By: H. Esteves
With the peak of the Halloween season, it’s only fair we talk about the scariest element of sports: injuries. What every player of every sport dreads after a harsh stop, a quick turn or a sharp elbow to the face. Hence, to honour this tough but present part of the sporting world, we decided to analyse two of the worst, most shocking, and most unexpected injuries from several sports—and the effects it had on the players and the league.
Rudy Tomjanovich is a former professional basketball player who played exclusively for the Houston Rockets in the NBA between 1970 and 1981. The 6’8 power forward was a former 25 points per game scorer going into his 11th season as a vet, when in a regular season game versus the Lakers, a fight broke out.
It’s crucial now to mention that this was a time in the NBA where fighting was just about encouraged, it was even considered entertainment to the fans. This was such a point that you can see how commentators spoke in an excited tone during fights and how the cameras pointed directly to the fight during old broadcasts of the 1970s and 80s. Managers of teams would even consider trying to bring players that were ‘enforcers’ to the team—essentially players that were large, tough and willing to get in a fight to protect their team.
Anyway, a fight broke out between one player from each team at halfcourt, and quickly Kareem from the Lakers came to pull back the Rocket player to stop the fight. However, what actually happened was that he held his arms back and the other Laker player, Kermit Washington, was able to punch him directly in the face. At this point, Rudy rushed from behind Washington to break up the fight, and, as Washington said “I saw a blur of red. I grew up in the streets. You learn there that if you’re in a fight and someone is coming up from behind you, you swing first and ask questions later.”
Kermit Washington then hit the sprinting Rudy in the face with an incredibly strong punch. The result being that Rudy suffered a broken face and skull and had to undergo life-saving surgery. Luckily, Rudy recovered well and after an early retirement he worked as a consulting coach in the NBA for several years. Rudy’s teammates and coaches urged him to get back at Washington, but he refused, and insisted they wouldn’t do anything on his account. Hence, he was incredibly influential in how his attitude, and his injury, catalysed a major culture shift in the NBA away from a fighting league and towards the more civilised culture we see today.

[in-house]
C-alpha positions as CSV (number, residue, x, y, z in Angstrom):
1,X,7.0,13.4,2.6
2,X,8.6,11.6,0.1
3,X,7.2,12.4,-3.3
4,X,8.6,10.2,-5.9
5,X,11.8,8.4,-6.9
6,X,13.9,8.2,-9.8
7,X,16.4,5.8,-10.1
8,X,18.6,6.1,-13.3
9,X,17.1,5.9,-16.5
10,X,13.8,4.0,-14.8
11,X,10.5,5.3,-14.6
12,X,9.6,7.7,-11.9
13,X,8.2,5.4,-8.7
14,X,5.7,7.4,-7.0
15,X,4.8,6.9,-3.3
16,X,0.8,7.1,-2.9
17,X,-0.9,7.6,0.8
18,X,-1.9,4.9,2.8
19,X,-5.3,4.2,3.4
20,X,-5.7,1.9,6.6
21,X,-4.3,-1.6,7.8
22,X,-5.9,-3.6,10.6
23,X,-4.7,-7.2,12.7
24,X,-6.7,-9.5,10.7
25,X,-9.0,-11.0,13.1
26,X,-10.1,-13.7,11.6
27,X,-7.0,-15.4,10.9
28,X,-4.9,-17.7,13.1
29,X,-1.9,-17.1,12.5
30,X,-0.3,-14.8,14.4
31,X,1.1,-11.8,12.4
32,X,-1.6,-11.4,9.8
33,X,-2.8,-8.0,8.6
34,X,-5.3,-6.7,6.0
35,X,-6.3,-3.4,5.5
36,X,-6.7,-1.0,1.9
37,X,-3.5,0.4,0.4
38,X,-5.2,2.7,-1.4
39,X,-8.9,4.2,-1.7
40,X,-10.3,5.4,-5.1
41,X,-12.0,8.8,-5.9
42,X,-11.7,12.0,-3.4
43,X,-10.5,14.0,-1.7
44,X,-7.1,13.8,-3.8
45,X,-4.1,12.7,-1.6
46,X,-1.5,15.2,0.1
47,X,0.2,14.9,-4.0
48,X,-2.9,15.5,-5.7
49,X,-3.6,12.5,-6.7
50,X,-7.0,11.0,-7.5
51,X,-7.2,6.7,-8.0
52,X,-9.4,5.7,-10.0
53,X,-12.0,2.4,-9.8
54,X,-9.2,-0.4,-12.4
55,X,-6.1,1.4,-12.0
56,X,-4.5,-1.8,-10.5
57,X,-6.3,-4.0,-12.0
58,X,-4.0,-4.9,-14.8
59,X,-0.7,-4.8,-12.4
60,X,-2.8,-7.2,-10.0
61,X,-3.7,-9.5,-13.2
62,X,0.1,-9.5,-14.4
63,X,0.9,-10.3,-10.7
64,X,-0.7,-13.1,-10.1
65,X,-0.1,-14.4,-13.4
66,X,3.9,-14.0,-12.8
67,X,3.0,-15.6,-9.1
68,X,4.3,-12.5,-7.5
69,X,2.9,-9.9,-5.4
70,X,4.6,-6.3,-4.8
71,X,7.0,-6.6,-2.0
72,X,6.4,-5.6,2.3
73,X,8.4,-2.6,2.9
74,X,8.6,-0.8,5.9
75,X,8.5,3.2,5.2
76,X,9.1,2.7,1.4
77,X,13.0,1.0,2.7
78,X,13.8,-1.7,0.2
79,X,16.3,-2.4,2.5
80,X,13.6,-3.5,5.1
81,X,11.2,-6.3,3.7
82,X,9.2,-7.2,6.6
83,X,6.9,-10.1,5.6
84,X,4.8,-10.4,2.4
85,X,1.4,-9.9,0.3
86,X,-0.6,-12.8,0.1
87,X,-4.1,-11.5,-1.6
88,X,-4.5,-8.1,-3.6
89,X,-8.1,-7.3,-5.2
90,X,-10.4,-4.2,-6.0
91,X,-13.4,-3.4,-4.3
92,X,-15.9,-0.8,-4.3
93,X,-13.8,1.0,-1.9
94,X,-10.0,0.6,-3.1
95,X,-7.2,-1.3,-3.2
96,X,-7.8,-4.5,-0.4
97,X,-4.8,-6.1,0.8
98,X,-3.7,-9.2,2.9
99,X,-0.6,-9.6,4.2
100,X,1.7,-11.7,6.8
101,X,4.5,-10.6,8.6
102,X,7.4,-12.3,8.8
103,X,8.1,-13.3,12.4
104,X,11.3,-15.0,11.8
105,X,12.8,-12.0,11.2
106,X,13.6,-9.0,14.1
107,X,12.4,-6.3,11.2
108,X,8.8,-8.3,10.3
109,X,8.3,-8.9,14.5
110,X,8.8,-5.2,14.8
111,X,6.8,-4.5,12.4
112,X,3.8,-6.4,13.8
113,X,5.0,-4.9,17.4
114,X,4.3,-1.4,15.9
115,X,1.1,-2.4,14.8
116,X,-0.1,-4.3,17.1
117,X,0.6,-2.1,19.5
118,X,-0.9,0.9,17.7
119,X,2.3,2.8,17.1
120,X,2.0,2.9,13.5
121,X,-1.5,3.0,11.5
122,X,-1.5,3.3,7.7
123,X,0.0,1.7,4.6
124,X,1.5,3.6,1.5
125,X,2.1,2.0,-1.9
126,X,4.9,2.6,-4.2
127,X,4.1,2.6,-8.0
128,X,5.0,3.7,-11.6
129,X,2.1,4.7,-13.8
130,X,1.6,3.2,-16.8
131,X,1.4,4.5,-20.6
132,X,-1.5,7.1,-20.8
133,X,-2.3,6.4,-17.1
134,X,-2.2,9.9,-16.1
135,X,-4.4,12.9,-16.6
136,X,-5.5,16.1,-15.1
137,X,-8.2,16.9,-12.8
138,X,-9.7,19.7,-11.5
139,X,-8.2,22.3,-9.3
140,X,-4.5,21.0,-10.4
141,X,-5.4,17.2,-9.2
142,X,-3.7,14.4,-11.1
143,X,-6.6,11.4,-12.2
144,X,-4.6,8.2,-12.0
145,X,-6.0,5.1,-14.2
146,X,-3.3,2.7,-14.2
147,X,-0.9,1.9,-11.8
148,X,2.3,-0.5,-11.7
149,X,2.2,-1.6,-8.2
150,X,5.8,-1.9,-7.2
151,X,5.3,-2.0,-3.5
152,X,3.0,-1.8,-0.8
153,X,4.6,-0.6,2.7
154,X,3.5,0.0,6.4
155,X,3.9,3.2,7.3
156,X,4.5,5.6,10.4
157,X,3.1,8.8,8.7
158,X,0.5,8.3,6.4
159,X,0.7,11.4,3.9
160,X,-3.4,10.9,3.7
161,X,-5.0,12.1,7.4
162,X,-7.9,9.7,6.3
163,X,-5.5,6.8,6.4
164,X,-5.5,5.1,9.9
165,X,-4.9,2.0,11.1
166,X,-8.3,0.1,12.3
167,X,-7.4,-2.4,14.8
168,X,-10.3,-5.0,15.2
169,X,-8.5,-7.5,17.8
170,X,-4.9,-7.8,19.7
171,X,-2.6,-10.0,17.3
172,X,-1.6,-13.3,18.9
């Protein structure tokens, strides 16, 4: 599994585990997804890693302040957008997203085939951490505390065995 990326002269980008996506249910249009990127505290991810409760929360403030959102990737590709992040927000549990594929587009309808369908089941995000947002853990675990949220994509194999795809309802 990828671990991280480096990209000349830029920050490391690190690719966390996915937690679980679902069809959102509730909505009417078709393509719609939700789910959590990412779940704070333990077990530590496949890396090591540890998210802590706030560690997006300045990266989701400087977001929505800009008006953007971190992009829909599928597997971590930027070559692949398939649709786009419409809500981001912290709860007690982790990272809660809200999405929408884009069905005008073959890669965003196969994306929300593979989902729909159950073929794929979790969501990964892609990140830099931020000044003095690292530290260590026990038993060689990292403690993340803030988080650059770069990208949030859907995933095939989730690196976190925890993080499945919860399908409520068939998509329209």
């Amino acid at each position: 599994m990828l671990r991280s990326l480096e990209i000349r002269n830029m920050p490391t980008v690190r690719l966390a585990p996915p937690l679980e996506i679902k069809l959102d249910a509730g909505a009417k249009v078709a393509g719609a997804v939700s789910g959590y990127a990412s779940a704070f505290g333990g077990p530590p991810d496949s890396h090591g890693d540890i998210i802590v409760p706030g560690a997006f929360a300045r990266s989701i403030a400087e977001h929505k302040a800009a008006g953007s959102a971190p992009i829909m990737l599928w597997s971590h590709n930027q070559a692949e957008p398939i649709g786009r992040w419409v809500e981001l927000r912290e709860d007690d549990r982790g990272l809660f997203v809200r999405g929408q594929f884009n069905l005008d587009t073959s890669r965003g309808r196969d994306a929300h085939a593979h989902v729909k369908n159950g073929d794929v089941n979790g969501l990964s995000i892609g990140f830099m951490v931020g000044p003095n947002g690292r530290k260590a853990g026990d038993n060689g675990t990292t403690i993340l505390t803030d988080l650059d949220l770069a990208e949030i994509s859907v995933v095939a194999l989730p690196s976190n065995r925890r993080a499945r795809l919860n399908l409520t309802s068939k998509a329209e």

Many have heard of the recently retired world class goalkeeper, yet not everyone knows the truth about his iconic protective headwear. Čech wore the accessory for nearly thirteen years of his professional, after one particular incident. The date was the 14th of October when Chelsea played an ordinary league match against Reading, and at a mere 15 seconds into the game, Reading player Steven Hunt went for a 50-50 ball with the Chelsea goalkeeper. They collided, and as the ball calmly slide past the end line and Hunt questioned the referee for a penalty, the keeper was slow to get up. It was not long before they noticed that he was unconscious. Turns out, Čech had a fractured skull and he would have to spend 10 days in the hospital and undergo surgery.
After several months, he returned successfully to his professional career, despite the major event, with the headwear being the only different aspect about him. He says it took some adjusting to using the headwear, as it made him “less aware” of the environment around him. In any matter, it didn’t stop him from winning multiple premier leagues, FA cups and Europa leagues—and of course, winning the Champions league. The record-holding goalkeeper thus remains an example in the sporting world of how one can recover from a massive injury, and rise to glory all the same.